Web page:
First Amendment lawyers contacted by the AP were hesitant to comment without reading the full legal complaint. Floyd Abrams, who worked on the landmark Pentagon Papers case of 1971, wrote in an email that “the press does get a good deal of leeway in voicing opinions about matters they have seen and are commenting on.”
One legal question might be whether Sandmann would be treated in court as a public or private figure. Abrams observed that “sometimes individuals involved in newsworthy events are treated as involuntary limited purpose public figures,” meaning they would have to meet a higher legal standard than would a private citizen.
AP National Writer Hillel Italie contributed to this report.
Opinion: Atticus Finch is Right — on Criminal Justice, More Work Must Be Done
By Cliff Maloney
As the Broadway rendition of “To Kill a Mockingbird” captivates America, criminal justice reform has never been more timely. We can celebrate how far we’ve come since the days of the fictional Atticus Finch and Tom Robinson, while still recognizing how much work remains to be done.
I recently saw the Broadway play, and it makes you reflect on America’s past — the racial injustices that shaped our history (and stubbornly persist today). Jeff Bridges, in his portrayal of Finch, looked right at me when he said, “You can’t understand someone else until you jump into their skin and walk around.” The entire audience felt the gravity of that moment.
I certainly felt it, although I’m as far removed from the backdrop of Maycomb County as anyone. I’m a 27-year-old who grew up in the blue-collar suburbs of Philadelphia.
But that doesn’t mean I cannot sympathize with those oppressed by the criminal justice system. My father served three years in prison for a non-violent drug possession. His life, as you can imagine, was changed forever by that sentence. After conviction, your social encounters, employment status, and very livelihood are never quite the same.
While my dad, now 30 years sober and a well-respected landscaping business owner in my community, has been able to restart his life, millions of Americans are still suffering at the hands of a criminal justice system built on excessive punishment — a broad brush that often lumps non-violent drug offenders with violent criminals. What is left is a booming prison-industrial complex and a nation of broken families.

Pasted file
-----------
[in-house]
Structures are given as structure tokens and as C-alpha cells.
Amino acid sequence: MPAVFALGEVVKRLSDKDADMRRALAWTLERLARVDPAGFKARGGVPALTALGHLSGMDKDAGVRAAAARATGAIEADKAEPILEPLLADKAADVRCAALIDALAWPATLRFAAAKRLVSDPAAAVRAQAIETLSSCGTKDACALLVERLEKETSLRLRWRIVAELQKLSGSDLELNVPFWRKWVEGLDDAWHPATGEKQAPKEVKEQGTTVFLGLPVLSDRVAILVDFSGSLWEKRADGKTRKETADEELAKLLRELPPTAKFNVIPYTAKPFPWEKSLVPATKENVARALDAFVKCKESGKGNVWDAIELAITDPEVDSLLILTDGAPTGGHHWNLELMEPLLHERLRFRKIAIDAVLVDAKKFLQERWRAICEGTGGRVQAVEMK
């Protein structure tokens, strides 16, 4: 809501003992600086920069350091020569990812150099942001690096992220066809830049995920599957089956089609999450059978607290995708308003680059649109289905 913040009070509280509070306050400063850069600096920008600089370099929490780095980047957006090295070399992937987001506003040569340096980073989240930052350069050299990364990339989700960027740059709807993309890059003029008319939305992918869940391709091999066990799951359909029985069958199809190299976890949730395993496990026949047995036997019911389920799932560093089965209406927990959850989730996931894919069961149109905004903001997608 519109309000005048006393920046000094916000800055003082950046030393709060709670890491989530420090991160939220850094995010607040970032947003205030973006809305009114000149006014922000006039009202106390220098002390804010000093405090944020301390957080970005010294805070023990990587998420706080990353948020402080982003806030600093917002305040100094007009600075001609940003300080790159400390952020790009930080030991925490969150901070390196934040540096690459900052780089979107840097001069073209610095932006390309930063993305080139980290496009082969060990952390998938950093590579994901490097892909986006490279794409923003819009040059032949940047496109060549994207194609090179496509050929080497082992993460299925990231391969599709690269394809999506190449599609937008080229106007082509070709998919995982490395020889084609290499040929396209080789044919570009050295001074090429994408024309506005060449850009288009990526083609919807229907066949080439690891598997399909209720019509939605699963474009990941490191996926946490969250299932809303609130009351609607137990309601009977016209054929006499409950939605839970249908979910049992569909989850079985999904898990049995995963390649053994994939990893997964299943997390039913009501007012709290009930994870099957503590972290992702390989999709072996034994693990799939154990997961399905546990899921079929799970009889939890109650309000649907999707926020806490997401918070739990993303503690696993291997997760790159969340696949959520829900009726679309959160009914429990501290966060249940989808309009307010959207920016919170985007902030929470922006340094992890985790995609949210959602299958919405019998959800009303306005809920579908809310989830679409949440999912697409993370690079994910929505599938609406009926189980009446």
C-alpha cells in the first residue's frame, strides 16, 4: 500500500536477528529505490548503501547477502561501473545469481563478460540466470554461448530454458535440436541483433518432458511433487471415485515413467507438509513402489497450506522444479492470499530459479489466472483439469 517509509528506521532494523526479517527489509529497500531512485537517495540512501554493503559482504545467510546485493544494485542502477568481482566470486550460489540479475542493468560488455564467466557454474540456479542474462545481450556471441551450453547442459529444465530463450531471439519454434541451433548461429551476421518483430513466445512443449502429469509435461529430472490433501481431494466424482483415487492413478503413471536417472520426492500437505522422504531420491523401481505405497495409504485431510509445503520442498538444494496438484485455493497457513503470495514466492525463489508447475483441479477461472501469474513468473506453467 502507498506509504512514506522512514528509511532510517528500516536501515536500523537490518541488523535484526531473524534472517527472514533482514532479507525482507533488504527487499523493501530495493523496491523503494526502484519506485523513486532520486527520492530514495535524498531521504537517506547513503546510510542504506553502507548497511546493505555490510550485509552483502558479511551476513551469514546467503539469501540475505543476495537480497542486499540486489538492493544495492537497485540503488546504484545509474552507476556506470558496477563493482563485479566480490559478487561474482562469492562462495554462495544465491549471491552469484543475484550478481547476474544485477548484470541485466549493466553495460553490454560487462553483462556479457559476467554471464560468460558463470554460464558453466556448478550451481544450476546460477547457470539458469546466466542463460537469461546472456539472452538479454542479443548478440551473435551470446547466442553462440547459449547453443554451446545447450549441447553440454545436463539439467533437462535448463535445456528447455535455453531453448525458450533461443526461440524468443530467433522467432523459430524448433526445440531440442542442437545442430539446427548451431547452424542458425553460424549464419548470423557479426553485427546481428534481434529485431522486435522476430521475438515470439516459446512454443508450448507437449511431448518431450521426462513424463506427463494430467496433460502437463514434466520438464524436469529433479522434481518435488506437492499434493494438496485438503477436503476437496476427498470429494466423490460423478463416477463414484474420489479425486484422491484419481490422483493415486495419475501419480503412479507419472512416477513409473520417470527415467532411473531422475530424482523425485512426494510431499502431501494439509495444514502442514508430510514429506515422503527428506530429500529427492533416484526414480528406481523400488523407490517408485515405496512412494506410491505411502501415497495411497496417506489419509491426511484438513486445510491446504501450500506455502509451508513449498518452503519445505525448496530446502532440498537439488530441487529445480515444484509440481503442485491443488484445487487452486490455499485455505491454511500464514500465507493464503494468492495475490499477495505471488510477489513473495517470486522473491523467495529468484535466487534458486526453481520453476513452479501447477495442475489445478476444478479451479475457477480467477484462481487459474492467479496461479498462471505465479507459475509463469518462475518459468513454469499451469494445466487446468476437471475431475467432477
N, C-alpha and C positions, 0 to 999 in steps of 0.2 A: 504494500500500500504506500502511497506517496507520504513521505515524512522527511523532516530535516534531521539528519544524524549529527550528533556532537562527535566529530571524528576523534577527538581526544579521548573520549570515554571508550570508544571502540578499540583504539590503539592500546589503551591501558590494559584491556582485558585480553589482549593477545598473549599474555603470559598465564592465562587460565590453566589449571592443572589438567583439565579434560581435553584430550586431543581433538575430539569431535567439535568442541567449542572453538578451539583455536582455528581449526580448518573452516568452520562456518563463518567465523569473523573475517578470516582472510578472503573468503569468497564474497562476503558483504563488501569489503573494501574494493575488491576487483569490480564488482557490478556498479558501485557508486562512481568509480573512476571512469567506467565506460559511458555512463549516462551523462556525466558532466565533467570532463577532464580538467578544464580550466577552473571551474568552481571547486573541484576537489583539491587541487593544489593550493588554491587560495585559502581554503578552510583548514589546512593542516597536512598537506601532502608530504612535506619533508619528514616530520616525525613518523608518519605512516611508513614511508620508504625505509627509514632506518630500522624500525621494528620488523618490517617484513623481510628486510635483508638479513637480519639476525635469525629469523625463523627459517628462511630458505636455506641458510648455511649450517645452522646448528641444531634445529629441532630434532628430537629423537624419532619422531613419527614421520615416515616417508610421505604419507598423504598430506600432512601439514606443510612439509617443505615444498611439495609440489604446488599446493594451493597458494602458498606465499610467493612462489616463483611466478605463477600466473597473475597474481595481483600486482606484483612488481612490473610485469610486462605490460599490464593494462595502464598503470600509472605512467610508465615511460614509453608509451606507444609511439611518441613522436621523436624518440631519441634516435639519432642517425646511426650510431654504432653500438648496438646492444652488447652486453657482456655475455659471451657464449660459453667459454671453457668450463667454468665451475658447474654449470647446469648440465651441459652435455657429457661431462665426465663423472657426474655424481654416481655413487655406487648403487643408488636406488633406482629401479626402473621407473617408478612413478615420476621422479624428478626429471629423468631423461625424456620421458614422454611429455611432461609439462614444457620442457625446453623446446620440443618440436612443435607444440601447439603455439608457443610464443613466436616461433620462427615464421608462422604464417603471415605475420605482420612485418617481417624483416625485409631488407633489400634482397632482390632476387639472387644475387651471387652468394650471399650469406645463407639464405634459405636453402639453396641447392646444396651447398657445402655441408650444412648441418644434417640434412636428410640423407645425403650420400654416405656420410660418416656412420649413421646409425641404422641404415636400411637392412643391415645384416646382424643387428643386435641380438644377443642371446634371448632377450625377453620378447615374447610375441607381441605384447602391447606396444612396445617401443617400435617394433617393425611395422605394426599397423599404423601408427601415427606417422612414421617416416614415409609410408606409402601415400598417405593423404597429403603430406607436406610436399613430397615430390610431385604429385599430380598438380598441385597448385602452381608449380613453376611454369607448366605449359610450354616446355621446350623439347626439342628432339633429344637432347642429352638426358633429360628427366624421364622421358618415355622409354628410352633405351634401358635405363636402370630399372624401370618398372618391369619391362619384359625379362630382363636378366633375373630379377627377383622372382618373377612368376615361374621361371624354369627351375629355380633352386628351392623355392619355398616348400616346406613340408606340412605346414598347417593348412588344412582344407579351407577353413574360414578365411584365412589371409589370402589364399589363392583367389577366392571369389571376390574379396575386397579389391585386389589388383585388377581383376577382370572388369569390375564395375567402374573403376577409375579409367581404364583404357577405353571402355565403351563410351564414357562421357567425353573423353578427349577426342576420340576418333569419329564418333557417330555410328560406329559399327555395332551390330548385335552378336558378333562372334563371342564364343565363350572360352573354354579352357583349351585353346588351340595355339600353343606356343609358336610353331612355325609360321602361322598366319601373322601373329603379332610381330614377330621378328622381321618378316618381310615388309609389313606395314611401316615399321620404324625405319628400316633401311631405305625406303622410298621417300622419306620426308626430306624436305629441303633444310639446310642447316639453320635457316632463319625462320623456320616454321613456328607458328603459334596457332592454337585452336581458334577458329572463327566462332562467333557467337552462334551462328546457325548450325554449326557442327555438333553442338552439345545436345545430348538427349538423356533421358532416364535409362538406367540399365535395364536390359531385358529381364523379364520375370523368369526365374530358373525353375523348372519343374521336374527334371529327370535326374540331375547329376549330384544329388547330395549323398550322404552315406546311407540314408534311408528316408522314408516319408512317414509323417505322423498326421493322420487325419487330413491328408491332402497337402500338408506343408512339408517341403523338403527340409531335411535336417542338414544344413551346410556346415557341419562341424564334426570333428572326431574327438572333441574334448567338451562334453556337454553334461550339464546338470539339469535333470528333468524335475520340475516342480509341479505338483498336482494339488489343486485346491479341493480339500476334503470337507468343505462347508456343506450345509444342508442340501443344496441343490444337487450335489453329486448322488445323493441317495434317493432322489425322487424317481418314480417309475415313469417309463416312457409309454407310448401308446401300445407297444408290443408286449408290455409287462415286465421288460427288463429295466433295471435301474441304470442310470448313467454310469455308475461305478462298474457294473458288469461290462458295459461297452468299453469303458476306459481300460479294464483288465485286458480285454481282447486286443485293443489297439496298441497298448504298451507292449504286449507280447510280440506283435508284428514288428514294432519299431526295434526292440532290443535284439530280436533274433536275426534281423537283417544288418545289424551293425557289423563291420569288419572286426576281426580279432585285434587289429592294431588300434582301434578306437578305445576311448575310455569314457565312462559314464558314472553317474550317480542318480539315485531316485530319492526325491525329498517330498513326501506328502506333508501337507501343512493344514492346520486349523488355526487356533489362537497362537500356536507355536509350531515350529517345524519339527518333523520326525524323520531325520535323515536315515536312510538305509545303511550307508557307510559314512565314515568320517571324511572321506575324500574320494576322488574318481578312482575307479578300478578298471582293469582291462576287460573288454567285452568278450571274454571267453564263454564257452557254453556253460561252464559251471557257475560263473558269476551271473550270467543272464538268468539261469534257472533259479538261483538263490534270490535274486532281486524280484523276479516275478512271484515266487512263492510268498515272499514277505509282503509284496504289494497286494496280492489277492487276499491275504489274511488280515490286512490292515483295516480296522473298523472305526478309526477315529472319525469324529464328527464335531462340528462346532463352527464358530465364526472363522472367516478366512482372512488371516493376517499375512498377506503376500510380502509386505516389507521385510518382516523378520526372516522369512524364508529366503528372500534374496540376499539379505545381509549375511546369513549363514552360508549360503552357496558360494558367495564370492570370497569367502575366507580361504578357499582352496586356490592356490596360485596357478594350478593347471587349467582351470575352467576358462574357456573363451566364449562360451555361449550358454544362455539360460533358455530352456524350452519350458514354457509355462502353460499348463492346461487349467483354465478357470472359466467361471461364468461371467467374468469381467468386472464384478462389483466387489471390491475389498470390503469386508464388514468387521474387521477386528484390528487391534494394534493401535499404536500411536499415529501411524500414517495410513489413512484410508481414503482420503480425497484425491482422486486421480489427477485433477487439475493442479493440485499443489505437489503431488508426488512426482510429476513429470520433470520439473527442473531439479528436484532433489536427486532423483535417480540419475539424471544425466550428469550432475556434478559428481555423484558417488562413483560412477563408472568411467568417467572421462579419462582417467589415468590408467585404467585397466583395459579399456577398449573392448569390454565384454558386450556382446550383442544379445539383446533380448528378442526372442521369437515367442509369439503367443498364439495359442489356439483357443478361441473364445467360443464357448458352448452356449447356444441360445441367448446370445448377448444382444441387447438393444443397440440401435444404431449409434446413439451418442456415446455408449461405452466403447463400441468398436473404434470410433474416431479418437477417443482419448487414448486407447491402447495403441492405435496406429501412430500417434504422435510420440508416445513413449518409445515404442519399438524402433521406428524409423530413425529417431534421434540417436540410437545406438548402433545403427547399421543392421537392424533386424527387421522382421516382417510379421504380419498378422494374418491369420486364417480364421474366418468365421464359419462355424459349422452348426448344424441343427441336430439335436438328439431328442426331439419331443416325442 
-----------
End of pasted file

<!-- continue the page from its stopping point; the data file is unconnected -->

Here are the facts: roughly 25 percent of the world’s prisoners are in American prisons and jails, even though we only hold 5 percent of the world’s population. Our prisons and jails are home to more than 2 million people — a 500 percent increase over the last 40 years. The U.S. incarceration rate — 670 per 100,000 people — is higher than those of Brazil, China, France Germany and India combined.
The War on Drugs shares the blame for the rise of America’s prison-industrial complex. Between 1980 and 2015, the number of people in prisons and jails for drug offenses — like my dad — skyrocketed from just under 41,000 to nearly 470,000.
Many landed in prison or jail because of a mandatory minimum sentence. These were first established in 1984, when Congress passed the Comprehensive Crime Control Act. Mandatory minimums were then expanded under the Anti-Drug Abuse of Act of 1986, which set a five-year mandatory minimum sentence for offenses involving 100 grams of heroin, 500 grams of cocaine, or five grams of crack cocaine. Two years later, Congress added a five-year mandatory minimum sentence for simple possession of crack cocaine, with no evidence of intent to sell.
Simply put, mandatory minimums are abhorrent, and especially harmful to minority communities. While African-Americans and whites use drugs at similar rates, the imprisonment rate of African-Americans for drug charges is almost six times higher than that of whites. African-Americans represent 12.5 percent of illicit drug users, but 29 percent of those arrested for drug offenses and 33 percent of those incarcerated in state facilities for drug offenses.
We’ve come a long way since the 1930s, but mandatory minimums should have no place in the land of the free. Why are law enforcement officers hunting down non-violent criminals in the hundreds of thousands? This is not to say that drug-related crimes should go unpunished, but we should make violent criminals the top priority. Murderers, rapists and burglars should feel the full force of the criminal justice system.